The city of East Ridge estimates that the addition of the Champy's restaurant coming to Ringgold Road will bring the city about $4.9 million in revenue over a 22-year period.
On Nov. 14, the East Ridge City Council voted unanimously to approve a border region district incentives package for the development that should help the developer break even on construction of the 267-seat restaurant. The chain's first eatery to be built from the ground up, it is expected to be a roughly $5.5 million investment and the biggest of the chain's nine locations in Tennessee, Georgia and Alabama.
Earlier this summer, developer and local franchise owner Seth Champion projected the cost to be around $3.5 million. As with many new developments, he said in a follow-up interview Nov. 15, associated costs have changed over time.
But since then, he's also nearly doubled the size of the restaurant and added a full-fledged drive-thru, the chain's first. Champion is constructing two kitchen lines, one for fast food service and the other for traditional full-service meals.
The site will be at 6515 Ringgold Road previously held a Shoney's and a fireworks store. Included in the cost to redevelop it are the property's purchase price, demolition of the old building, upgrading the grease trap, construction, renovation of the parking lot, and landscaping.
Champion estimates the restaurant will do $8.6 million in sales over a 22-year period, City Attorney Mark Litchford reported at the Nov. 14 meeting when recommending the incentive package to the council.
The city used Champion's projected earnings and the site's increase in property taxes to identify a break-even point for the developer through a border region district incentives package, which reimburses costs related to approved projects to entice new retail businesses.
The border region district designation is a "performance-based revenue generator," Litchford explained, meaning that a project's incentives are based on estimated new sales dollars. The city is granted 75% of the state's portion of the resultant increase in sales tax revenues, which it can then use to help the developer offset costs.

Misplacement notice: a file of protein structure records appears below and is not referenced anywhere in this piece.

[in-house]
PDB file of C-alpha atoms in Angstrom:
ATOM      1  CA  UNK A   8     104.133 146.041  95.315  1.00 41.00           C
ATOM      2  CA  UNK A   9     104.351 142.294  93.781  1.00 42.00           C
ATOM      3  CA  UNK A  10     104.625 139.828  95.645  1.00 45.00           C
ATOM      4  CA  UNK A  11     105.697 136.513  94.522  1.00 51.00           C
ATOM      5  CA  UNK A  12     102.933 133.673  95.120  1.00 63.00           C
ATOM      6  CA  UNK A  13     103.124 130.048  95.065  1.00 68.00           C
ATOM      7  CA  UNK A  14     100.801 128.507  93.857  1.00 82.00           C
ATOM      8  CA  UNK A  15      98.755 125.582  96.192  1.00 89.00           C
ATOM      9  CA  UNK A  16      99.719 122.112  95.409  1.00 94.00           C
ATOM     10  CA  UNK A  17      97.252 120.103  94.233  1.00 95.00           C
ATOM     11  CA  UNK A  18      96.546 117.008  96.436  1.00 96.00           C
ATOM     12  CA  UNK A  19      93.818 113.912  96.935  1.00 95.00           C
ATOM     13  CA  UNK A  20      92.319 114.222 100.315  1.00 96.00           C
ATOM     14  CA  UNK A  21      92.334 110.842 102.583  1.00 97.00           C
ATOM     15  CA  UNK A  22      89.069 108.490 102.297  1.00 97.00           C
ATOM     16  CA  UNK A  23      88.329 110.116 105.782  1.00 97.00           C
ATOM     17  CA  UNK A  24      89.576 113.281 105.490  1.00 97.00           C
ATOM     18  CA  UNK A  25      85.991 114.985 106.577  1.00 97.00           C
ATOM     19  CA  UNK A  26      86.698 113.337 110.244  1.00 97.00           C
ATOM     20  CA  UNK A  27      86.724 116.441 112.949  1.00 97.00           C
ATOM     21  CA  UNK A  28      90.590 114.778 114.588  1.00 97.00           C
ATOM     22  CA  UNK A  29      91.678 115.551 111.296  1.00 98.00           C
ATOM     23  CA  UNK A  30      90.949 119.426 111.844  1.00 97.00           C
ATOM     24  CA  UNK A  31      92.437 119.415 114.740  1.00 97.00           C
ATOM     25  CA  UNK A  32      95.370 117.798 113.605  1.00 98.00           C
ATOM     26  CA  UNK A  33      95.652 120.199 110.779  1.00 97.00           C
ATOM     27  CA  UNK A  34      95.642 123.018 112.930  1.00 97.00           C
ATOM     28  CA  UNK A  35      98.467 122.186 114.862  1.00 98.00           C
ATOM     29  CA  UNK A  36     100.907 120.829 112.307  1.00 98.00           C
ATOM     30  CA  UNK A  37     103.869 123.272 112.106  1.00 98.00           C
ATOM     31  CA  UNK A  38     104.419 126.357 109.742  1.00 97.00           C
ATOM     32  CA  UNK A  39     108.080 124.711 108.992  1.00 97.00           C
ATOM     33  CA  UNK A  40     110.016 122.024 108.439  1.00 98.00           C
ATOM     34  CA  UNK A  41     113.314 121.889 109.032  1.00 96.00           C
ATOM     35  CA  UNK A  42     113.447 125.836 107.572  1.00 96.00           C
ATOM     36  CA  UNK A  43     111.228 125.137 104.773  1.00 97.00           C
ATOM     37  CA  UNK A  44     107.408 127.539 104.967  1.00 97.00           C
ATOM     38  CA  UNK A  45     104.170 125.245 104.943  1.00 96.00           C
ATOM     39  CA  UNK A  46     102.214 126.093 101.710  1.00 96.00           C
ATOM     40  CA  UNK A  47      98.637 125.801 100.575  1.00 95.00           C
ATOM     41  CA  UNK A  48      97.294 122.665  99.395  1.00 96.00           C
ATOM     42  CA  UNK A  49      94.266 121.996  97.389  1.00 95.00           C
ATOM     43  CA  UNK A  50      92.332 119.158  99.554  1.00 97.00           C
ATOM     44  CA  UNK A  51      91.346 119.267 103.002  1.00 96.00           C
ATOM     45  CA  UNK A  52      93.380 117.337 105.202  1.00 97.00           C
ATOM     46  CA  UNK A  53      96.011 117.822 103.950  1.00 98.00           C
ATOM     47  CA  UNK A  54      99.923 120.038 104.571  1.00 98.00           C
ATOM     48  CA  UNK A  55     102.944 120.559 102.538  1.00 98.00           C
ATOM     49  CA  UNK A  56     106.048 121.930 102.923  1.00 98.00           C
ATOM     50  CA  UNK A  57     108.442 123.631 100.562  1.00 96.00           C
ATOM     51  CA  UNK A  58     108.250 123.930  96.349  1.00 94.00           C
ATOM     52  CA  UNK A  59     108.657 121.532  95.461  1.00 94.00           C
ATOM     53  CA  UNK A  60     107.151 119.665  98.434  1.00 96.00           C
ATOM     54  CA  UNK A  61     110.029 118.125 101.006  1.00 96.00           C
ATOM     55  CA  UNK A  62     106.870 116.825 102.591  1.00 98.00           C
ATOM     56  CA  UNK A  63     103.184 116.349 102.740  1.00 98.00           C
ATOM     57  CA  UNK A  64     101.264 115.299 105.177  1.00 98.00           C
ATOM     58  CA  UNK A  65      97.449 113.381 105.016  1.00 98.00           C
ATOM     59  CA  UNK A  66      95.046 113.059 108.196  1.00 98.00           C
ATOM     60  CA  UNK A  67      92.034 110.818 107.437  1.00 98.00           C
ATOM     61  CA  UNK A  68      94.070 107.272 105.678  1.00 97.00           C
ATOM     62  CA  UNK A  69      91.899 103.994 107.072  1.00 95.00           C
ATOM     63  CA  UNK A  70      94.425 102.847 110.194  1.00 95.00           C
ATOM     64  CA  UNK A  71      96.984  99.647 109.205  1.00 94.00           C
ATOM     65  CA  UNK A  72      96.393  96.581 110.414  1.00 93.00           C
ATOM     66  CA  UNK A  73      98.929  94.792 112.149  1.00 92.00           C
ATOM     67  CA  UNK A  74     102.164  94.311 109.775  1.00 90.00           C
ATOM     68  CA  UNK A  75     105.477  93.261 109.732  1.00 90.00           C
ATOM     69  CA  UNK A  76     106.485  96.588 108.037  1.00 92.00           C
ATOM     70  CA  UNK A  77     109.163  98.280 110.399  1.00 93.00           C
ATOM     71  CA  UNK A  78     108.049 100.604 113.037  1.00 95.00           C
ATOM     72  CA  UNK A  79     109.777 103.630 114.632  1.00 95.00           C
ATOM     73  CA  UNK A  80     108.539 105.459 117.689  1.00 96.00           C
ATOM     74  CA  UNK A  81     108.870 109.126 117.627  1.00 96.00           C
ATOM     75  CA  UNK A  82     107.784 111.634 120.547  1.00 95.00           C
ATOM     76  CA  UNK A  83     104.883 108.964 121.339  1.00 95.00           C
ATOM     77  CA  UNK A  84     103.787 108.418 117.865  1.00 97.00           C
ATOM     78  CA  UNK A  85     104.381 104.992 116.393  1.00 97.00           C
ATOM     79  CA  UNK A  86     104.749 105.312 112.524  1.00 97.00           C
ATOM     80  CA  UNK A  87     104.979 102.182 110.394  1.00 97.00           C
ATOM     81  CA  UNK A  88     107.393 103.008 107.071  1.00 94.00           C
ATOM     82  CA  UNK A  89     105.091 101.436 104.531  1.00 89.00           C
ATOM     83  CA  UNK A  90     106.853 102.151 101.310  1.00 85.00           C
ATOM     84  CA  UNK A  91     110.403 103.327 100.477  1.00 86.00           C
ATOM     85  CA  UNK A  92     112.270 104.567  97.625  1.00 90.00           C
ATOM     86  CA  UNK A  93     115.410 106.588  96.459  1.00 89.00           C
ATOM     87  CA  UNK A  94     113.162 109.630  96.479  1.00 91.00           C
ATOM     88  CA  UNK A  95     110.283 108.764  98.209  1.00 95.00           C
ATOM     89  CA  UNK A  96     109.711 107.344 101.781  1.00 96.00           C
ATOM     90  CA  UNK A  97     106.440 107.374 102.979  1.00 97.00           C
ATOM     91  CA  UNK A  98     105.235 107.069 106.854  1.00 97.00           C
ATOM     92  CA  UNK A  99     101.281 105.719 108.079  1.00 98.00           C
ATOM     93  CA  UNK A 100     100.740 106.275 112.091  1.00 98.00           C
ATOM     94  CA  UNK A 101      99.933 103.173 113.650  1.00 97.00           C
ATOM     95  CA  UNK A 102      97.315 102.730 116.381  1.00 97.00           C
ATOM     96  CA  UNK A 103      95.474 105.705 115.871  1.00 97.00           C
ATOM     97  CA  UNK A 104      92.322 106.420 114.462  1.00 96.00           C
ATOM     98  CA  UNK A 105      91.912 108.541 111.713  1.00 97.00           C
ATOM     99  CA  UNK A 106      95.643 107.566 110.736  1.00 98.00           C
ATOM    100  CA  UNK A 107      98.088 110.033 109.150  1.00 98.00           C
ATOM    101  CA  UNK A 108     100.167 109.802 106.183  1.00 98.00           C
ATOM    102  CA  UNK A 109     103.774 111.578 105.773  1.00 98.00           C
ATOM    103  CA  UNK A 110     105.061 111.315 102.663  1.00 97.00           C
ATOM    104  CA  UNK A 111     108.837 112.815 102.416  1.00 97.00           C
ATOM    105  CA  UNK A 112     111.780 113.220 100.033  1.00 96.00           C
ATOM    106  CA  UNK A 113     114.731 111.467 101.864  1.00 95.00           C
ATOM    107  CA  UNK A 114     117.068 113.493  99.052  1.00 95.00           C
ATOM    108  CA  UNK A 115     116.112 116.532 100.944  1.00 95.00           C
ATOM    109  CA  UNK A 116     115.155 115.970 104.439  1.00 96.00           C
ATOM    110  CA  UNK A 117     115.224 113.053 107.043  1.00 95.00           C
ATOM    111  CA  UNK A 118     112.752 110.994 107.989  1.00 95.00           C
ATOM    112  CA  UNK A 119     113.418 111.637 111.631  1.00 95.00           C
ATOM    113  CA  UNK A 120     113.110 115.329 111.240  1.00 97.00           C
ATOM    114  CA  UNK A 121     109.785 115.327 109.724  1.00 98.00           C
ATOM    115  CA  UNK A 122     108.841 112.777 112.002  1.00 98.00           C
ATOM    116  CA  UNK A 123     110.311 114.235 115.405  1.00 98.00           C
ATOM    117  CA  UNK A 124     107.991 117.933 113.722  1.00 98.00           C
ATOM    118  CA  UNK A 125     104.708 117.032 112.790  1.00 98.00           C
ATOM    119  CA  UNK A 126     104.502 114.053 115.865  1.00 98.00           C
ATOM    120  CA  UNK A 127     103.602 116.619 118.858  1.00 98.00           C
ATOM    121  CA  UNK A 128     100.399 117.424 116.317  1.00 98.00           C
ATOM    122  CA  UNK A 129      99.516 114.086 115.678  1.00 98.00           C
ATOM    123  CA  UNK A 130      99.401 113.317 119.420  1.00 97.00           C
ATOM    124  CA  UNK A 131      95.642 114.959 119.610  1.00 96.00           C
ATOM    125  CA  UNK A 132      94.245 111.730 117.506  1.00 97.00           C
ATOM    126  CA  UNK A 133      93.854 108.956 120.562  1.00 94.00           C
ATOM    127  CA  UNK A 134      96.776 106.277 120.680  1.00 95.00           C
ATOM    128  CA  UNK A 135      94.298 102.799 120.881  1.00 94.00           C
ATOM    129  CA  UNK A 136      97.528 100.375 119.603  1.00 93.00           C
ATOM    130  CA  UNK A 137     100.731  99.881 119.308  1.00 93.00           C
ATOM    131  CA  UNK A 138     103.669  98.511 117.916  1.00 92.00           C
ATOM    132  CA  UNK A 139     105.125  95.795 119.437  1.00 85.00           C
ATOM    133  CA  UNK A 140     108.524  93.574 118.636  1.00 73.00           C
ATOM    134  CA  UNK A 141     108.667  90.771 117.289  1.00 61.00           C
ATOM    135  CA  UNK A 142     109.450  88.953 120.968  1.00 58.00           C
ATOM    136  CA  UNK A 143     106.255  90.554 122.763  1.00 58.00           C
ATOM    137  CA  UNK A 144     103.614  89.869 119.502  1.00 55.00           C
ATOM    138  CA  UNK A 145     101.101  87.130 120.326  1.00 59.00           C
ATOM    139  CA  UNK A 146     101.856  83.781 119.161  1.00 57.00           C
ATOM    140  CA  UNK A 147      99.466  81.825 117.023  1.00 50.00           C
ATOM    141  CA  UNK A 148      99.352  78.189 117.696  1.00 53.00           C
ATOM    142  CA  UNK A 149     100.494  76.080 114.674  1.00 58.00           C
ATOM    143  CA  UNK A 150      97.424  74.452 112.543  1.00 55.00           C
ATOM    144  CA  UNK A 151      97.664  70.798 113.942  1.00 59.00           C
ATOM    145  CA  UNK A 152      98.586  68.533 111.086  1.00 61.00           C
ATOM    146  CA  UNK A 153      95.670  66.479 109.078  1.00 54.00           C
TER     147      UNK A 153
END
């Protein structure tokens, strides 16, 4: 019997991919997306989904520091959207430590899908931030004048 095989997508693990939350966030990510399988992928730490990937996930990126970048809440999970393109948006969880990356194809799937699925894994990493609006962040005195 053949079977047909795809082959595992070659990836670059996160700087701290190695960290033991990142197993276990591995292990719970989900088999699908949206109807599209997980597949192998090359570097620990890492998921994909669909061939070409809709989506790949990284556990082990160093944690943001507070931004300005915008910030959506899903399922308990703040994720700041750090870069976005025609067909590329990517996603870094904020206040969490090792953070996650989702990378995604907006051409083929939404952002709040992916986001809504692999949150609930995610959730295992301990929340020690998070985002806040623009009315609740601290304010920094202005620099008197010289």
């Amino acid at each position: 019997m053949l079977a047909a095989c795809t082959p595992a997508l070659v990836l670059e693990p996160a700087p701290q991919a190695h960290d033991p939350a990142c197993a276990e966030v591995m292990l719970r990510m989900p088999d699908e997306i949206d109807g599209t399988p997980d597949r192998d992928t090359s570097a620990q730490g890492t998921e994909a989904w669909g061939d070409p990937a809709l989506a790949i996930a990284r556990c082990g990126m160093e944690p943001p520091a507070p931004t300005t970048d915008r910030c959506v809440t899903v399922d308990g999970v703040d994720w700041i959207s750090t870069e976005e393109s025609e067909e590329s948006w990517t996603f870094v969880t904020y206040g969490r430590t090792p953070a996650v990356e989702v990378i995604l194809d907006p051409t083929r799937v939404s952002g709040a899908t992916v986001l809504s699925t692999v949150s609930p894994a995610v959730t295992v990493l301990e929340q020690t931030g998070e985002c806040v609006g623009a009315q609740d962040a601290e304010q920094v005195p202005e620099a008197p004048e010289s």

"Normally, that goes up to Nashville and gets dispersed throughout the state," Litchford said of the additional revenue. "In this case, for the next 22 years, the city is entitled to receive 75% of that amount."
The city estimates that in this case, that will amount to about $7.8 million.
Champion's incentive package also pulls from an increase in property taxes on the new Champy's property. He bought the property for about $1.5 million, and the city estimates an appraisal of $3.5 million once it's developed. The city anticipates this will mean around $412,000 in increased property taxes for the site over the 22-year period, Litchford said.
Litchford also said the city's local option sales tax of 1.125%, when applied to the restaurant's projected sales, will generate $96,750 per year, or $2.1 million over the 22-year period, another figure included in the deal.
The city's Industrial Development Board voted on a 30-70 split of the roughly $10.3 million total in new money associated with the project. The city will receive $4.9 million and Champion will earn $5.4 million, which should cover his construction costs.
There are two Champy's in Chattanooga, one downtown and one off Lee Highway. The Lee Highway location added about 80 seats over the original restaurant, and this one will be even bigger.
"That's 1.5% growth compared to Lee Highway," Litchford said of the East Ridge restaurant.
Email Sabrina Bodon at email@example.com.